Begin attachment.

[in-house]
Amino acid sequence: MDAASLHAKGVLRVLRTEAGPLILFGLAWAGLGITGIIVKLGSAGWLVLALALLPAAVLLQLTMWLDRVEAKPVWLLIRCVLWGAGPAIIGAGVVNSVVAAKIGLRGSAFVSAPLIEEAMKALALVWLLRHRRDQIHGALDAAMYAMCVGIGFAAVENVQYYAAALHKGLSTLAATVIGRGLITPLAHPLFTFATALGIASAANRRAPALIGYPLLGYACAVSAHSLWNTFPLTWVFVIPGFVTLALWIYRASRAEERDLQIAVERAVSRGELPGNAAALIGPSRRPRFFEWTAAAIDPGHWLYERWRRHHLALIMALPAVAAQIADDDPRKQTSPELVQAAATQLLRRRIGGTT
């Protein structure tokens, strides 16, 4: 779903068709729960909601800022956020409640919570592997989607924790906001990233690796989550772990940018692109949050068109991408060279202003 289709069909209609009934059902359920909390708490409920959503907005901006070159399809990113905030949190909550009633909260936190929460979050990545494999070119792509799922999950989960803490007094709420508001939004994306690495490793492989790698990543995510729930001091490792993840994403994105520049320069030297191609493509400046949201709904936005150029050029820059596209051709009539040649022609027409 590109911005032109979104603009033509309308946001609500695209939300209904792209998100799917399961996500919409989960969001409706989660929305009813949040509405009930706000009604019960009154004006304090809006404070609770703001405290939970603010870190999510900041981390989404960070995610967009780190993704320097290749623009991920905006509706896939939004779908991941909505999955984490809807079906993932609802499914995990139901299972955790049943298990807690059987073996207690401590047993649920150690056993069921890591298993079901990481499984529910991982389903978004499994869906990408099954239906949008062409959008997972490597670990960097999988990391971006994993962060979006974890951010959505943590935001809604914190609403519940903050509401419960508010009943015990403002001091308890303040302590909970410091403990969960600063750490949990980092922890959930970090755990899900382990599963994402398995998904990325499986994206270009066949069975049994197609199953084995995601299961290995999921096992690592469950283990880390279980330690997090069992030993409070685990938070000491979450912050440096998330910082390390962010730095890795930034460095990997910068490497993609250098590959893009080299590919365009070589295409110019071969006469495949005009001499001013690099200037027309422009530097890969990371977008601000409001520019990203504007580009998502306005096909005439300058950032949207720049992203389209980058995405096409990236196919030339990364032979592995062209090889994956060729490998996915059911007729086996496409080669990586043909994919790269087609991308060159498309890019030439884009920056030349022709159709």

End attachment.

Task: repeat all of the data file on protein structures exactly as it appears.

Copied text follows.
[in-house]
Amino acid sequence: MDAASLHAKGVLRVLRTEAGPLILFGLAWAGLGITGIIVKLGSAGWLVLALALLPAAVLLQLTMWLDRVEAKPVWLLIRCVLWGAGPAIIGAGVVNSVVAAKIGLRGSAFVSAPLIEEAMKALALVWLLRHRRDQIHGALDAAMYAMCVGIGFAAVENVQYYAAALHKGLSTLAATVIGRGLITPLAHPLFTFATALGIASAANRRAPALIGYPLLGYACAVSAHSLWNTFPLTWVFVIPGFVTLALWIYRASRAEERDLQIAVERAVSRGELPGNAAALIGPSRRPRFFEWTAAAIDPGHWLYERWRRHHLALIMALPAVAAQIADDDPRKQTSPELVQAAATQLLRRRIGGTT
């Protein structure tokens, strides 16, 4: 779903068709729960909601800022956020409640919570592997989607924790906001990233690796989550772990940018692109949050068109991408060279202003 289709069909209609009934059902359920909390708490409920959503907005901006070159399809990113905030949190909550009633909260936190929460979050990545494999070119792509799922999950989960803490007094709420508001939004994306690495490793492989790698990543995510729930001091490792993840994403994105520049320069030297191609493509400046949201709904936005150029050029820059596209051709009539040649022609027409 590109911005032109979104603009033509309308946001609500695209939300209904792209998100799917399961996500919409989960969001409706989660929305009813949040509405009930706000009604019960009154004006304090809006404070609770703001405290939970603010870190999510900041981390989404960070995610967009780190993704320097290749623009991920905006509706896939939004779908991941909505999955984490809807079906993932609802499914995990139901299972955790049943298990807690059987073996207690401590047993649920150690056993069921890591298993079901990481499984529910991982389903978004499994869906990408099954239906949008062409959008997972490597670990960097999988990391971006994993962060979006974890951010959505943590935001809604914190609403519940903050509401419960508010009943015990403002001091308890303040302590909970410091403990969960600063750490949990980092922890959930970090755990899900382990599963994402398995998904990325499986994206270009066949069975049994197609199953084995995601299961290995999921096992690592469950283990880390279980330690997090069992030993409070685990938070000491979450912050440096998330910082390390962010730095890795930034460095990997910068490497993609250098590959893009080299590919365009070589295409110019071969006469495949005009001499001013690099200037027309422009530097890969990371977008601000409001520019990203504007580009998502306005096909005439300058950032949207720049992203389209980058995405096409990236196919030339990364032979592995062209090889994956060729490998996915059911007729086996496409080669990586043909994919790269087609991308060159498309890019030439884009920056030349022709159709």